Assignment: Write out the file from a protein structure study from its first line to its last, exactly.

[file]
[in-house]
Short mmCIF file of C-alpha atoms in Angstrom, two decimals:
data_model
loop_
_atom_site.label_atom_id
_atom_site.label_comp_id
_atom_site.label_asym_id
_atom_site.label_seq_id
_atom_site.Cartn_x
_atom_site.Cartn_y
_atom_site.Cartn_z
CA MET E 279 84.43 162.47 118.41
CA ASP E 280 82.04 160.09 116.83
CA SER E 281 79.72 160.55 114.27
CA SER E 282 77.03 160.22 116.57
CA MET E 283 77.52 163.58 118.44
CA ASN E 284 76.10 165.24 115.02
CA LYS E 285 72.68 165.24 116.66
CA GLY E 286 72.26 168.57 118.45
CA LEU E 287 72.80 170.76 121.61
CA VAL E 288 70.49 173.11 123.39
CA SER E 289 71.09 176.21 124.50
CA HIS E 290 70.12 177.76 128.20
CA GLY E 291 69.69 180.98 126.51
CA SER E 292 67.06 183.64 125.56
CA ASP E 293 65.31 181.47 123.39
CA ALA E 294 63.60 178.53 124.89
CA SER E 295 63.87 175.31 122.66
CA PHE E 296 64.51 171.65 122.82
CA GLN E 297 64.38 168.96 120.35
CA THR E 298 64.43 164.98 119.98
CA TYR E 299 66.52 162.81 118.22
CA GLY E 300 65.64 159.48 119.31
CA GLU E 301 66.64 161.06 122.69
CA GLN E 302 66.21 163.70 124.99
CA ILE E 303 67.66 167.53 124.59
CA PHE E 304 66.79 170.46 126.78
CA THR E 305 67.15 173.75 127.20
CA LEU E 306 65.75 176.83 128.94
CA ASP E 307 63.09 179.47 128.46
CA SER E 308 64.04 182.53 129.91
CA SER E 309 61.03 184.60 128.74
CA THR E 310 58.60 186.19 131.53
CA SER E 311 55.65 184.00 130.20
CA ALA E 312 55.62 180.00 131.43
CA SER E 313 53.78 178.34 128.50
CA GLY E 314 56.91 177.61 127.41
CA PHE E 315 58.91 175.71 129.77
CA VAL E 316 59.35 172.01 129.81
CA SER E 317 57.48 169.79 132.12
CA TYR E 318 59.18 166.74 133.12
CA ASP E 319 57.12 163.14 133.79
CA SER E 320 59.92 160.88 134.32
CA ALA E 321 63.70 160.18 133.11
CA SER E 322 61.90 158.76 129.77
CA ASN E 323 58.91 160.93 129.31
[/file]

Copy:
[in-house]
Short mmCIF file of C-alpha atoms in Angstrom, two decimals:
data_model
loop_
_atom_site.label_atom_id
_atom_site.label_comp_id
_atom_site.label_asym_id
_atom_site.label_seq_id
_atom_site.Cartn_x
_atom_site.Cartn_y
_atom_site.Cartn_z
CA MET E 279 84.43 162.47 118.41
CA ASP E 280 82.04 160.09 116.83
CA SER E 281 79.72 160.55 114.27
CA SER E 282 77.03 160.22 116.57
CA MET E 283 77.52 163.58 118.44
CA ASN E 284 76.10 165.24 115.02
CA LYS E 285 72.68 165.24 116.66
CA GLY E 286 72.26 168.57 118.45
CA LEU E 287 72.80 170.76 121.61
CA VAL E 288 70.49 173.11 123.39
CA SER E 289 71.09 176.21 124.50
CA HIS E 290 70.12 177.76 128.20
CA GLY E 291 69.69 180.98 126.51
CA SER E 292 67.06 183.64 125.56
CA ASP E 293 65.31 181.47 123.39
CA ALA E 294 63.60 178.53 124.89
CA SER E 295 63.87 175.31 122.66
CA PHE E 296 64.51 171.65 122.82
CA GLN E 297 64.38 168.96 120.35
CA THR E 298 64.43 164.98 119.98
CA TYR E 299 66.52 162.81 118.22
CA GLY E 300 65.64 159.48 119.31
CA GLU E 301 66.64 161.06 122.69
CA GLN E 302 66.21 163.70 124.99
CA ILE E 303 67.66 167.53 124.59
CA PHE E 304 66.79 170.46 126.78
CA THR E 305 67.15 173.75 127.20
CA LEU E 306 65.75 176.83 128.94
CA ASP E 307 63.09 179.47 128.46
CA SER E 308 64.04 182.53 129.91
CA SER E 309 61.03 184.60 128.74
CA THR E 310 58.60 186.19 131.53
CA SER E 311 55.65 184.00 130.20
CA ALA E 312 55.62 180.00 131.43
CA SER E 313 53.78 178.34 128.50
CA GLY E 314 56.91 177.61 127.41
CA PHE E 315 58.91 175.71 129.77
CA VAL E 316 59.35 172.01 129.81
CA SER E 317 57.48 169.79 132.12
CA TYR E 318 59.18 166.74 133.12
CA ASP E 319 57.12 163.14 133.79
CA SER E 320 59.92 160.88 134.32
CA ALA E 321 63.70 160.18 133.11
CA SER E 322 61.90 158.76 129.77
CA ASN E 323 58.91 160.93 129.31